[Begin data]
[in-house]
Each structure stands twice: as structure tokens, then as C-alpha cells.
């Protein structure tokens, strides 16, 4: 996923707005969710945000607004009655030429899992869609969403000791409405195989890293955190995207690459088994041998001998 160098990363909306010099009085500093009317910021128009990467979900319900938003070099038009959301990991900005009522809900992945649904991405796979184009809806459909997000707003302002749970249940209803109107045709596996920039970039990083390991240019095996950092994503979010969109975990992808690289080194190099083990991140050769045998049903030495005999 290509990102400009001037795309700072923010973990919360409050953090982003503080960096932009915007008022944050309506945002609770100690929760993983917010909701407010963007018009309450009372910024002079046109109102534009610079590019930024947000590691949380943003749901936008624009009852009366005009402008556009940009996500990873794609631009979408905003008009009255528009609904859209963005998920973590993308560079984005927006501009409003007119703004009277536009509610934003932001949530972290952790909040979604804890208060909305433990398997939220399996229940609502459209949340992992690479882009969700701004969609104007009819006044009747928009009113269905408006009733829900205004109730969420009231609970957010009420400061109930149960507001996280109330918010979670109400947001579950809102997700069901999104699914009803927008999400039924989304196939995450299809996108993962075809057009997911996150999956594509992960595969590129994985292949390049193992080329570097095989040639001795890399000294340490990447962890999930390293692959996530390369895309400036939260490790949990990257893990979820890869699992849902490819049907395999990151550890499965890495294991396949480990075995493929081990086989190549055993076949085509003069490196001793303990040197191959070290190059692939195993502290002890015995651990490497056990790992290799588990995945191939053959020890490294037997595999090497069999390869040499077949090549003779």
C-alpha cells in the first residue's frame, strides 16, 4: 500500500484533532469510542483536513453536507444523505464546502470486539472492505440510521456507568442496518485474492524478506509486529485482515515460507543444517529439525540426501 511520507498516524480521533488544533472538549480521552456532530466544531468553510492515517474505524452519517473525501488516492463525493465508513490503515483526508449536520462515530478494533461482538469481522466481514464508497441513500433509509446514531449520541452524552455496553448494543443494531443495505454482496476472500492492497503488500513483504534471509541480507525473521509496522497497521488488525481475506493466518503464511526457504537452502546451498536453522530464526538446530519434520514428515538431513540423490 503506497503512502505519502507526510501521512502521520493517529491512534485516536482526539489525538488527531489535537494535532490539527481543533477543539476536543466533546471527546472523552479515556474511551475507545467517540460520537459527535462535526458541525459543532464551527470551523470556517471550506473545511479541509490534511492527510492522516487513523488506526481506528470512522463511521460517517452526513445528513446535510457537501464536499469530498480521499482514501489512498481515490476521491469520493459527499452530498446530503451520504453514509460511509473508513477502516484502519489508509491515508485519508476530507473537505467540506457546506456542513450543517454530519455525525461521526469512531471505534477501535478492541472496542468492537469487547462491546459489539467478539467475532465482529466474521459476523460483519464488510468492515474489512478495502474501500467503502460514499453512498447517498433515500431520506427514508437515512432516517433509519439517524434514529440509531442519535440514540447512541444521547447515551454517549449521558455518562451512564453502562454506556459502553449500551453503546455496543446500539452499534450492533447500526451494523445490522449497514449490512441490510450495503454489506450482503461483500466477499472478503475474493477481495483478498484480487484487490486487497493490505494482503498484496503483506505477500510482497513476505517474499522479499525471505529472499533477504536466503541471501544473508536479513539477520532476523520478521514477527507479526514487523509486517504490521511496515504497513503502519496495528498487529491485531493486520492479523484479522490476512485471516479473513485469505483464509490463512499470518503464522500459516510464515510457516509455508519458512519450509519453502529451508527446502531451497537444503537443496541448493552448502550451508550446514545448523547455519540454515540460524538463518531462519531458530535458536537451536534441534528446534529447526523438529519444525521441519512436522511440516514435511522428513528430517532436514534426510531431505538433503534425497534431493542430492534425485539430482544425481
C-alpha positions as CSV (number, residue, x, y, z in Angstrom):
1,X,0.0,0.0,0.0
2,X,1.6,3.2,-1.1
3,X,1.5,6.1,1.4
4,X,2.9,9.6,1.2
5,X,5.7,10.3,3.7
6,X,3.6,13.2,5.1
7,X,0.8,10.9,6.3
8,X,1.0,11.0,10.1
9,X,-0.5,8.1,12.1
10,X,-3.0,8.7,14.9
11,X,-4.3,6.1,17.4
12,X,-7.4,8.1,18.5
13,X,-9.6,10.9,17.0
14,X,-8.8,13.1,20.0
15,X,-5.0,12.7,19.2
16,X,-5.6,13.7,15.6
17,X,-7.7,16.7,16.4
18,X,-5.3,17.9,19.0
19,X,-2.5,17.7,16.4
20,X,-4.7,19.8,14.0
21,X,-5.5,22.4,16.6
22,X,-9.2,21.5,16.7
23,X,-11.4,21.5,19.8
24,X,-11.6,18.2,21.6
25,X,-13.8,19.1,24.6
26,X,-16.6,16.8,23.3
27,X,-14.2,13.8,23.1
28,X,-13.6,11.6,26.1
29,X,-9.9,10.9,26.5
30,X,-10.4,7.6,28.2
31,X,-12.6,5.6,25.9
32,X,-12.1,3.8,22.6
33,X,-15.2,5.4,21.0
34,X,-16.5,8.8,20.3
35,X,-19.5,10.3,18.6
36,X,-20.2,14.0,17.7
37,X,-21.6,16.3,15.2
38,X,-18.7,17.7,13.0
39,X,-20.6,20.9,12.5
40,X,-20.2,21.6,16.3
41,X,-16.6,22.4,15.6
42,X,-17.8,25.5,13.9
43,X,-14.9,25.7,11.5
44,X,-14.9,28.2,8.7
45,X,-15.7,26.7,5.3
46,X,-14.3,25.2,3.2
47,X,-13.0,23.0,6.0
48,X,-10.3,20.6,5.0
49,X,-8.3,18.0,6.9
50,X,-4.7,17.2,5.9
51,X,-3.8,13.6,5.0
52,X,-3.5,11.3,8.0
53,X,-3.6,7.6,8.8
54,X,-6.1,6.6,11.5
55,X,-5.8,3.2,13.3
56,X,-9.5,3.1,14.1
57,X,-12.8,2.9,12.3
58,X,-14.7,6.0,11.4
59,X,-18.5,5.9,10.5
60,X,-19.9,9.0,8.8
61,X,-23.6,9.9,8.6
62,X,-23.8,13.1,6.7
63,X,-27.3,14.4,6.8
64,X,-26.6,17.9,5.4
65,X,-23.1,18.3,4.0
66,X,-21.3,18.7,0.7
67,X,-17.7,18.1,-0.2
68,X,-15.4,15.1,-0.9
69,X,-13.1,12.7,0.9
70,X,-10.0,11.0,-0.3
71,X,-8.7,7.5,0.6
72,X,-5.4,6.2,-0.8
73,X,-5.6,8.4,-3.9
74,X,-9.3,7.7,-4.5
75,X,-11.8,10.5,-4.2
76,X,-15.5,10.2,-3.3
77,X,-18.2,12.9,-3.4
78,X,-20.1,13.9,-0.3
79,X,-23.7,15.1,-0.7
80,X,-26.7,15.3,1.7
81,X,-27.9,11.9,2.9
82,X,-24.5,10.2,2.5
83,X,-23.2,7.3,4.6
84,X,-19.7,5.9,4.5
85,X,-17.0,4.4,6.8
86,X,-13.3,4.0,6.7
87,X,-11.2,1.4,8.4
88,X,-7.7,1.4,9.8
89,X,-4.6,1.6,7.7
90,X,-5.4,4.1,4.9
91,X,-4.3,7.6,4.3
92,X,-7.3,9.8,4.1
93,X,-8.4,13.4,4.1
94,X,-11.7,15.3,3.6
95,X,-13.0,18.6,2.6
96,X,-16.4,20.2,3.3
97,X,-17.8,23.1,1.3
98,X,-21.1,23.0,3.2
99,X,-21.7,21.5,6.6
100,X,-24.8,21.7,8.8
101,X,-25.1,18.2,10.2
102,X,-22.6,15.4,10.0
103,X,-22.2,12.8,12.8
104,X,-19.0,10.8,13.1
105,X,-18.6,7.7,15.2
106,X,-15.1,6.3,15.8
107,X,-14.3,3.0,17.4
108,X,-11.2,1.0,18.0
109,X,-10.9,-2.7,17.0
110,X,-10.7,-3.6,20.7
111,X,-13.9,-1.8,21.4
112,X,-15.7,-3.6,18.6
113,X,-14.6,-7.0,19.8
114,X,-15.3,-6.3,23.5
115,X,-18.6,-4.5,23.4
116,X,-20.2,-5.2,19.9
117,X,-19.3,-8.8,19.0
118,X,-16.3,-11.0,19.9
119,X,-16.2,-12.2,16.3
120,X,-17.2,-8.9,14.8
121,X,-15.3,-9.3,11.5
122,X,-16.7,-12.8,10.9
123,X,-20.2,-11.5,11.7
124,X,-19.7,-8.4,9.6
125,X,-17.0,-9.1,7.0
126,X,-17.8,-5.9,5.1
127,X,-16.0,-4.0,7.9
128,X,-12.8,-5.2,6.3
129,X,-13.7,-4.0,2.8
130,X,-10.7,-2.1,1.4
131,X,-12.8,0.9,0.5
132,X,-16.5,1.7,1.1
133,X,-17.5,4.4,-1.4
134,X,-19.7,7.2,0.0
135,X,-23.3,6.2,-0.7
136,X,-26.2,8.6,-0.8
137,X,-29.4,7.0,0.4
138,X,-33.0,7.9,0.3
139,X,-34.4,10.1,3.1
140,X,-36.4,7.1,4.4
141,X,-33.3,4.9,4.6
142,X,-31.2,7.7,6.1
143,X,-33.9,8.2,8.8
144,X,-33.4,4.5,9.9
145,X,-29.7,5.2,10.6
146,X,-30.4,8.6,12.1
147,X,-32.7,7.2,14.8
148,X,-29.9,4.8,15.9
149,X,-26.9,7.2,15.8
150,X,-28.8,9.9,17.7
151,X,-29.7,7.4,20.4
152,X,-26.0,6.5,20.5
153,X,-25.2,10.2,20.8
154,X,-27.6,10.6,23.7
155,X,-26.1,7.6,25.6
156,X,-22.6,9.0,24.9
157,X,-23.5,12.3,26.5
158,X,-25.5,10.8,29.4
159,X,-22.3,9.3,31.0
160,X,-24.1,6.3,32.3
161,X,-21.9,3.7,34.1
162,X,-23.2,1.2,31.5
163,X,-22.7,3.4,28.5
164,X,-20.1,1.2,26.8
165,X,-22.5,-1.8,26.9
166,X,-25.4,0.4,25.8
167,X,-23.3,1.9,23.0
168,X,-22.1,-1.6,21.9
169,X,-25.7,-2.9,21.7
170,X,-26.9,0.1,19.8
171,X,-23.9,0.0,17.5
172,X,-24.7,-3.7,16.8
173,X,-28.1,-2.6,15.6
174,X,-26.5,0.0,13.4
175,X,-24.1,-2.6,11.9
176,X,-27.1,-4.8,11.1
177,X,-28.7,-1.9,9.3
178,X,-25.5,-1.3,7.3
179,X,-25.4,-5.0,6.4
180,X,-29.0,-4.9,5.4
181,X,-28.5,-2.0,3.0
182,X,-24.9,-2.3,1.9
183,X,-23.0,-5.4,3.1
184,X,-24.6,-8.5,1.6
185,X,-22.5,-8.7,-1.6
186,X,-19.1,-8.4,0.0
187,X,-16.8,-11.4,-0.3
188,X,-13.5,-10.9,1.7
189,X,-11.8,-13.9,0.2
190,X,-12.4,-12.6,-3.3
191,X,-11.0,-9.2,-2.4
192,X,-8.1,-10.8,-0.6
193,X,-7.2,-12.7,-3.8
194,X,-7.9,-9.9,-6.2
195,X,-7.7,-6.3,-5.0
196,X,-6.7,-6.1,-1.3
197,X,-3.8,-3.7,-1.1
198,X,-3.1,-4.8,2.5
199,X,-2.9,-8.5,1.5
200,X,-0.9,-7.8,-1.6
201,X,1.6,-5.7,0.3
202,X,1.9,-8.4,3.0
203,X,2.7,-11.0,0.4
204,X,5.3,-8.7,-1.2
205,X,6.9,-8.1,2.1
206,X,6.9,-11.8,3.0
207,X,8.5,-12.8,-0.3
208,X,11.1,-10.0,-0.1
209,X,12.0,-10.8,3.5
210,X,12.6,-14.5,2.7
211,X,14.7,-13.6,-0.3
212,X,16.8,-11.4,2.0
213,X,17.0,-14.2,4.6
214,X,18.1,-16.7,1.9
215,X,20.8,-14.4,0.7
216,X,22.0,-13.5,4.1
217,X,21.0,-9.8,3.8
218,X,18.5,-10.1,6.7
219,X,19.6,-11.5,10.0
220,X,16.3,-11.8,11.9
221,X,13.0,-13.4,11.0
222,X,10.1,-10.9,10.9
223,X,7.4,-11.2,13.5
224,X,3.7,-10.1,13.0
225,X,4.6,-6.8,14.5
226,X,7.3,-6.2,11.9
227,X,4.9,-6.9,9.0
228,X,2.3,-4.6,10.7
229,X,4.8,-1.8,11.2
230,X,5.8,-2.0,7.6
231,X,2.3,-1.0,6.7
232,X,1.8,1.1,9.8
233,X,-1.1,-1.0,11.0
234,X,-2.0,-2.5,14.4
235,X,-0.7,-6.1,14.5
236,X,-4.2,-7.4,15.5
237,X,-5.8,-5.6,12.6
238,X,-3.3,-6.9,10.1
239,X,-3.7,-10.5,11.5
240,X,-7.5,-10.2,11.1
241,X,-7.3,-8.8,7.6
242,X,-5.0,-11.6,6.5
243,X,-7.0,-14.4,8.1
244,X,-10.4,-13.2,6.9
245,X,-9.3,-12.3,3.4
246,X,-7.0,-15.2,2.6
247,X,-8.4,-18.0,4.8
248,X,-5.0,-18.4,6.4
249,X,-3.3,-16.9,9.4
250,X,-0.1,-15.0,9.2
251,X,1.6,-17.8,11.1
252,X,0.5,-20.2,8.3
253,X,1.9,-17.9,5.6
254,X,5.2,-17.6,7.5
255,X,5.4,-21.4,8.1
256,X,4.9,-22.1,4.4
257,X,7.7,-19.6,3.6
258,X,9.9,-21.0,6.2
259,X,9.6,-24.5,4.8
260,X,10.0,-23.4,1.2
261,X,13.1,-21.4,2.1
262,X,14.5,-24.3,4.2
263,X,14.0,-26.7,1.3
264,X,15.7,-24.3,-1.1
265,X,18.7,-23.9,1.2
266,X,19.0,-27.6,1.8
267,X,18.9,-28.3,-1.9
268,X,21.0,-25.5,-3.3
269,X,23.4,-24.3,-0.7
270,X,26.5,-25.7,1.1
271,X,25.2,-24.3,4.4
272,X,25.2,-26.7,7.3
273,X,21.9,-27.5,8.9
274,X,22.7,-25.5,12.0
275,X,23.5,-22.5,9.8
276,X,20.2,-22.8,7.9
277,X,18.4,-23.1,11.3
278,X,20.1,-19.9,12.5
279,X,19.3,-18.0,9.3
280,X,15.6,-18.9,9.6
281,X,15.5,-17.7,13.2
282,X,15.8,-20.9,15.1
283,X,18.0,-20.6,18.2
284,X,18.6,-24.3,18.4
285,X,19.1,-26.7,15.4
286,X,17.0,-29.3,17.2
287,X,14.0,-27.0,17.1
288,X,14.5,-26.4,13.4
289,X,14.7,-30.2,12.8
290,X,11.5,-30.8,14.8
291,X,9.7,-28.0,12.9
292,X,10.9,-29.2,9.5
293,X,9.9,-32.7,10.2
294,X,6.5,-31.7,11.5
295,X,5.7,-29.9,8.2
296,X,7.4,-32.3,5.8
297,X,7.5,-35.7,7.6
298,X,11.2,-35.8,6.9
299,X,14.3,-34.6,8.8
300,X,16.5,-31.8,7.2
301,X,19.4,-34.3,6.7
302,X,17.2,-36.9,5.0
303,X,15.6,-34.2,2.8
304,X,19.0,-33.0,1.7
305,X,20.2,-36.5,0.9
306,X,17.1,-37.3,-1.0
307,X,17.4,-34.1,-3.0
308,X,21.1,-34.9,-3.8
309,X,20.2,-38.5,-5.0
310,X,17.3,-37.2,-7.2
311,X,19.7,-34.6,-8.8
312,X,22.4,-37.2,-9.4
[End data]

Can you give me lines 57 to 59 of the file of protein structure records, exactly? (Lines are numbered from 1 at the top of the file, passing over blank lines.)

52,X,-3.5,11.3,8.0
53,X,-3.6,7.6,8.8
54,X,-6.1,6.6,11.5